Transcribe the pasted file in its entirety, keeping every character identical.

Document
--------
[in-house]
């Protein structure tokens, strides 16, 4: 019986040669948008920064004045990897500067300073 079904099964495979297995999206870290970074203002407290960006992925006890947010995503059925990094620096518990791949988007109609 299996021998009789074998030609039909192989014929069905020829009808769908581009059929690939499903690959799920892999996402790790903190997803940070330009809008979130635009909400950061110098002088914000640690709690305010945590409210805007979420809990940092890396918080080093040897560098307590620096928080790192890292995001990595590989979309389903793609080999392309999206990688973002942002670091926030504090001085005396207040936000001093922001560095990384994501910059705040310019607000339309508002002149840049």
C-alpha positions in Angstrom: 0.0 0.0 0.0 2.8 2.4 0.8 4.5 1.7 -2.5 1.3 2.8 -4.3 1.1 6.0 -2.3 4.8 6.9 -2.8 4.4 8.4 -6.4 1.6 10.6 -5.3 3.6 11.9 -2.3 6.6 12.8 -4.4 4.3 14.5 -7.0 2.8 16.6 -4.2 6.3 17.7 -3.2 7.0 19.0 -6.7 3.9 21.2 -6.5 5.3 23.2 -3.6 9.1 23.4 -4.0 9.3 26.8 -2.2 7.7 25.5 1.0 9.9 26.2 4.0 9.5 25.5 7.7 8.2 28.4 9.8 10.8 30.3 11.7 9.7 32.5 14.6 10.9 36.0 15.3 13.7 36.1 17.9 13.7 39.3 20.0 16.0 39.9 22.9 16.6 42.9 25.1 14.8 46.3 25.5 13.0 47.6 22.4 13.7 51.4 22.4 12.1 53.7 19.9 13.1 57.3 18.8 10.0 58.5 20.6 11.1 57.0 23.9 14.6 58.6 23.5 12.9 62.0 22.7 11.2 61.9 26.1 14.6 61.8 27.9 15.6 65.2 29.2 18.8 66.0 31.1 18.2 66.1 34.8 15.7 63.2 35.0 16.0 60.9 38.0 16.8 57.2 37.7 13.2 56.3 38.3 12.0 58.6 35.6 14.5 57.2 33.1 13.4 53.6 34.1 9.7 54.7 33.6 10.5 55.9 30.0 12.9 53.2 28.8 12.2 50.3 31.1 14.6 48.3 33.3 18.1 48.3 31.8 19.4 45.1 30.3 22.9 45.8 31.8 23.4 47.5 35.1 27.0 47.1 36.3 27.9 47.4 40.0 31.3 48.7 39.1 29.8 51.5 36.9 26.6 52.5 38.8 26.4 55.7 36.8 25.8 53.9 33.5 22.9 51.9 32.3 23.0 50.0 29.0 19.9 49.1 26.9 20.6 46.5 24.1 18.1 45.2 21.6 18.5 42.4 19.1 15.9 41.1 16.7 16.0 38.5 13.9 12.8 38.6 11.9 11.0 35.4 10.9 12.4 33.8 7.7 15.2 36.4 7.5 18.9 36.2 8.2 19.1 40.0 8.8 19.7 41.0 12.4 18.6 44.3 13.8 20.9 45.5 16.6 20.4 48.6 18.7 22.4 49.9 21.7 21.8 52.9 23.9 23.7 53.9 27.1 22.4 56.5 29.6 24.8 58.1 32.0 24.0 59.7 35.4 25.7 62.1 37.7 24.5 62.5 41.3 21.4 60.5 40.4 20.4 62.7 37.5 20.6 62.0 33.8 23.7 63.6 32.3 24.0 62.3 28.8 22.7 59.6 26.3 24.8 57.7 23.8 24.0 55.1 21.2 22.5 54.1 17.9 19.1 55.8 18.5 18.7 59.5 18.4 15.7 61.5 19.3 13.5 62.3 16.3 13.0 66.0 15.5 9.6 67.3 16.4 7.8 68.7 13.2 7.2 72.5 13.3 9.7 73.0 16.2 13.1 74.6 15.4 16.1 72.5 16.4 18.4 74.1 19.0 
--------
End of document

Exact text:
[in-house]
């Protein structure tokens, strides 16, 4: 019986040669948008920064004045990897500067300073 079904099964495979297995999206870290970074203002407290960006992925006890947010995503059925990094620096518990791949988007109609 299996021998009789074998030609039909192989014929069905020829009808769908581009059929690939499903690959799920892999996402790790903190997803940070330009809008979130635009909400950061110098002088914000640690709690305010945590409210805007979420809990940092890396918080080093040897560098307590620096928080790192890292995001990595590989979309389903793609080999392309999206990688973002942002670091926030504090001085005396207040936000001093922001560095990384994501910059705040310019607000339309508002002149840049």
C-alpha positions in Angstrom: 0.0 0.0 0.0 2.8 2.4 0.8 4.5 1.7 -2.5 1.3 2.8 -4.3 1.1 6.0 -2.3 4.8 6.9 -2.8 4.4 8.4 -6.4 1.6 10.6 -5.3 3.6 11.9 -2.3 6.6 12.8 -4.4 4.3 14.5 -7.0 2.8 16.6 -4.2 6.3 17.7 -3.2 7.0 19.0 -6.7 3.9 21.2 -6.5 5.3 23.2 -3.6 9.1 23.4 -4.0 9.3 26.8 -2.2 7.7 25.5 1.0 9.9 26.2 4.0 9.5 25.5 7.7 8.2 28.4 9.8 10.8 30.3 11.7 9.7 32.5 14.6 10.9 36.0 15.3 13.7 36.1 17.9 13.7 39.3 20.0 16.0 39.9 22.9 16.6 42.9 25.1 14.8 46.3 25.5 13.0 47.6 22.4 13.7 51.4 22.4 12.1 53.7 19.9 13.1 57.3 18.8 10.0 58.5 20.6 11.1 57.0 23.9 14.6 58.6 23.5 12.9 62.0 22.7 11.2 61.9 26.1 14.6 61.8 27.9 15.6 65.2 29.2 18.8 66.0 31.1 18.2 66.1 34.8 15.7 63.2 35.0 16.0 60.9 38.0 16.8 57.2 37.7 13.2 56.3 38.3 12.0 58.6 35.6 14.5 57.2 33.1 13.4 53.6 34.1 9.7 54.7 33.6 10.5 55.9 30.0 12.9 53.2 28.8 12.2 50.3 31.1 14.6 48.3 33.3 18.1 48.3 31.8 19.4 45.1 30.3 22.9 45.8 31.8 23.4 47.5 35.1 27.0 47.1 36.3 27.9 47.4 40.0 31.3 48.7 39.1 29.8 51.5 36.9 26.6 52.5 38.8 26.4 55.7 36.8 25.8 53.9 33.5 22.9 51.9 32.3 23.0 50.0 29.0 19.9 49.1 26.9 20.6 46.5 24.1 18.1 45.2 21.6 18.5 42.4 19.1 15.9 41.1 16.7 16.0 38.5 13.9 12.8 38.6 11.9 11.0 35.4 10.9 12.4 33.8 7.7 15.2 36.4 7.5 18.9 36.2 8.2 19.1 40.0 8.8 19.7 41.0 12.4 18.6 44.3 13.8 20.9 45.5 16.6 20.4 48.6 18.7 22.4 49.9 21.7 21.8 52.9 23.9 23.7 53.9 27.1 22.4 56.5 29.6 24.8 58.1 32.0 24.0 59.7 35.4 25.7 62.1 37.7 24.5 62.5 41.3 21.4 60.5 40.4 20.4 62.7 37.5 20.6 62.0 33.8 23.7 63.6 32.3 24.0 62.3 28.8 22.7 59.6 26.3 24.8 57.7 23.8 24.0 55.1 21.2 22.5 54.1 17.9 19.1 55.8 18.5 18.7 59.5 18.4 15.7 61.5 19.3 13.5 62.3 16.3 13.0 66.0 15.5 9.6 67.3 16.4 7.8 68.7 13.2 7.2 72.5 13.3 9.7 73.0 16.2 13.1 74.6 15.4 16.1 72.5 16.4 18.4 74.1 19.0 